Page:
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After IAB claims ad fraud of just 4%, marketer speaking at their conference cites overseas study’s 80% figure

Minutes after industry body the Interactive Advertising Bureau published a report claiming that only 4% of traffic delivered to ads in Australia was fraudulent, a panel at a conference curated by the organisation was told that the number could be 80%.

This morning, the IAB, which represents publishers carrying and delivering ads such as Google, Yahoo7, Facebook and Nine, released its first report into ad fraud, and claimed more than 96% of ads served to desktop and mobiles are served to real users.

But in a session curated and moderated by the IAB’s CEO Vijay Solanki at today’s Programmatic Summit in Sydney about viewability, ad blocking and ad fraud, Michelle Katz, a former director of acquisition at Optus said ad fraud was a major issue. And the boss of tech provider Rubicon suggested that “self interest” was getting in the way of addressing the problem.

Chris Nolan, Libby Minogue, Michelle Katz and Ricky Mulla at the Programatic Summit

Referencing a global study Katz said: “For me, ad fraud is a real concern, because once again, it’s just an element of ‘Are we really getting what we paid for?’ And I know that the [World] Federation of Advertisers has done some studies and in some cases, the numbers are quite scary – they’re potentially up to 80% of clicks that could be received are actually fraudulent.”

The issues, according to REA Group’s executive GM for media and marketing, Libby Minogue, are “causing so much confusion in the industry and it’s doing such a huge amount of damage to our industry in terms of that next phase of growth”.

The responsibility for this however, may lie with publishers, she said, who have failed to collaborate and provide acceptable standardised metrics.

“From a publisher perspective, it’s really hard to move ahead and really drive substantial revenue growth that we’ve had previously. So there’s pressure coming from the board below. They still expect the growth rates in digital specifically in digital media that’s double digit. Unless you are Facebook or Google, that is so much harder for all of us. And that’s because of the complexity that we’ve placed upon ourselves. And having no clear metrics is what is holding us back.”

Publishers may have created the problem, but creative agencies will play a key part in solving the digital industry’s trust issues with brands, and will need to work hard to do it, she said.

“I think creative agencies are imperative to helping be a part of the solution – only because we all talk about the tech, but no one is talking about the quality of the creative that they’re putting out there in the market. And that speaks to fraudulent ads, it speaks to every level. So it’s strategic thinking and it’s creativity and there’s been a lot around that at the moment.

“So we can blame the technology, but we’ve really got to have a good hard look at ourselves and the creative that we’re putting out in the market.”

The biggest challenge, however will be removing self-interest from the equation, and motivating brands, publishers, platforms and agencies to come together to tackle the issue, Rick Mulla, MD of Rubicon Project Japan and APAC said.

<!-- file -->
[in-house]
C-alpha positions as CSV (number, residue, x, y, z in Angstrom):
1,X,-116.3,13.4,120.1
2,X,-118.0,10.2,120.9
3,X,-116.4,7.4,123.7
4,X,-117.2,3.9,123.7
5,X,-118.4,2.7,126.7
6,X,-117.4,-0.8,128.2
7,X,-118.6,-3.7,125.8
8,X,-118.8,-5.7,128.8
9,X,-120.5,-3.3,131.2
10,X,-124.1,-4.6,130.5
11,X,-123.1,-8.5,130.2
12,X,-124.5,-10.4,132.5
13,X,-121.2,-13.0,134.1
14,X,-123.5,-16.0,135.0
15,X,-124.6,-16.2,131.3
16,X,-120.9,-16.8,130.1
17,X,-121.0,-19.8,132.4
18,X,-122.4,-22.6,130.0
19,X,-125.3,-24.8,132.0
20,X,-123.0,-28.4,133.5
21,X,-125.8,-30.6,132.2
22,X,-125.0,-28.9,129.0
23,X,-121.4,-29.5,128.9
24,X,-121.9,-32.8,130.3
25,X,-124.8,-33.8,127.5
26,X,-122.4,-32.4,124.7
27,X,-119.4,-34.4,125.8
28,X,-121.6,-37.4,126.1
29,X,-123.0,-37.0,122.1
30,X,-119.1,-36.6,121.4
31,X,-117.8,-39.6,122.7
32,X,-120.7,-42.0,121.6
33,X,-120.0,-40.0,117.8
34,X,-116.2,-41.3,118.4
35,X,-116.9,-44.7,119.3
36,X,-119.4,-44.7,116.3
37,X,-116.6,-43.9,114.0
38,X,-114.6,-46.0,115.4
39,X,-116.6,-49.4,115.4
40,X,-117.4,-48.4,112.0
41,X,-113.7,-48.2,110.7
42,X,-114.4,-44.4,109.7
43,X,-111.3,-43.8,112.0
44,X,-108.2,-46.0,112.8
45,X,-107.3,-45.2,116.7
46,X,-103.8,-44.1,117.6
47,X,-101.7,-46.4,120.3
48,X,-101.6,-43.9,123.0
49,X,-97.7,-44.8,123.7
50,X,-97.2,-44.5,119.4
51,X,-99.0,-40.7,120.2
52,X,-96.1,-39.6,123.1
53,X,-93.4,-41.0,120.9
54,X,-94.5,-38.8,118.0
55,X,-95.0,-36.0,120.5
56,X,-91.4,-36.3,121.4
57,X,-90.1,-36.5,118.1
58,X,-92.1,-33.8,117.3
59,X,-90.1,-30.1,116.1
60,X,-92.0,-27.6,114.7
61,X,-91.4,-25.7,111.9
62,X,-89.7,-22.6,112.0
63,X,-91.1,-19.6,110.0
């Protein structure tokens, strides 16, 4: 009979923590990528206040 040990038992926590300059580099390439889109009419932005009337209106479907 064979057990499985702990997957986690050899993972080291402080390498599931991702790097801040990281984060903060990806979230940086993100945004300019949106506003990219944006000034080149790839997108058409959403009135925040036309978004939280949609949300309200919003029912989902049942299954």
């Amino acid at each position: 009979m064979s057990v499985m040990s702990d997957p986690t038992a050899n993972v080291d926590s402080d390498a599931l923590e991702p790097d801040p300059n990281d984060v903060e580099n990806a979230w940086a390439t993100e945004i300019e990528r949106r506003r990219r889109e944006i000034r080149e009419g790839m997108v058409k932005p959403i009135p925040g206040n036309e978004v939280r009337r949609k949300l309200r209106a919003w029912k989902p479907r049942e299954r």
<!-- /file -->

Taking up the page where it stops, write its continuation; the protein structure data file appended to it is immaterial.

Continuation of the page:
“We love guys like yourself [the IAB] who are trying to put these standards together, but even then – and again not to call you out on it – but it’s hard, there’s still self-interest at play and it’s still kind of heavy hitters there and it’s hard to get an agreement on where these measurements should be,” he told Solanki.

“And those measurements already have a lot of self-interest when you look at the final definition of things. If you look at the definition of viewability, it’s pretty low… I think we can aspire to do better than that, but it’s going to be very hard to get to that point.”

Chris Nolan, COO of Publicis Media ANZ said the solution would lie in media agencies putting competition aside to tackle the viewability issue.

“Unfortunately, I think the media agency landscape is very competitive,” he told the panel. “There’s a lot of us all looking for an edge and all looking for a competitive edge and unfortunately many of these topics [viewability, ad fraud and ad blocking] have landed in the competitive space. And that’s unfortunate, because what it’s done is it’s lead to a lot of confusion in the market.

“So agencies will talk to different standards, will use different technology platforms – and I think that’s made it really difficult for publishers and for clients to understand, ‘Well what should we set as our viewability standard? And when we use the word ‘viewability’, what do we actually mean?’ Because people are using it competitively and using it to create an edge. Some will talk to viewability as a page, and others will talk to viewability as for an ad.”

He said the constant need for clients to read the fine print to understand what publishers are spruiking and how they’re measuring it, was undermining confidence in the industry. Agencies will have to work together to restore the lost trust, he said.

“Let’s just find some common ground around things such as viewability, I think we’ll really be able to build confidence in the medium, confidence in the service we provide – and then we can all go and compete on delivering outcomes for our campaigns which I think is ultimately what you want us to do.”

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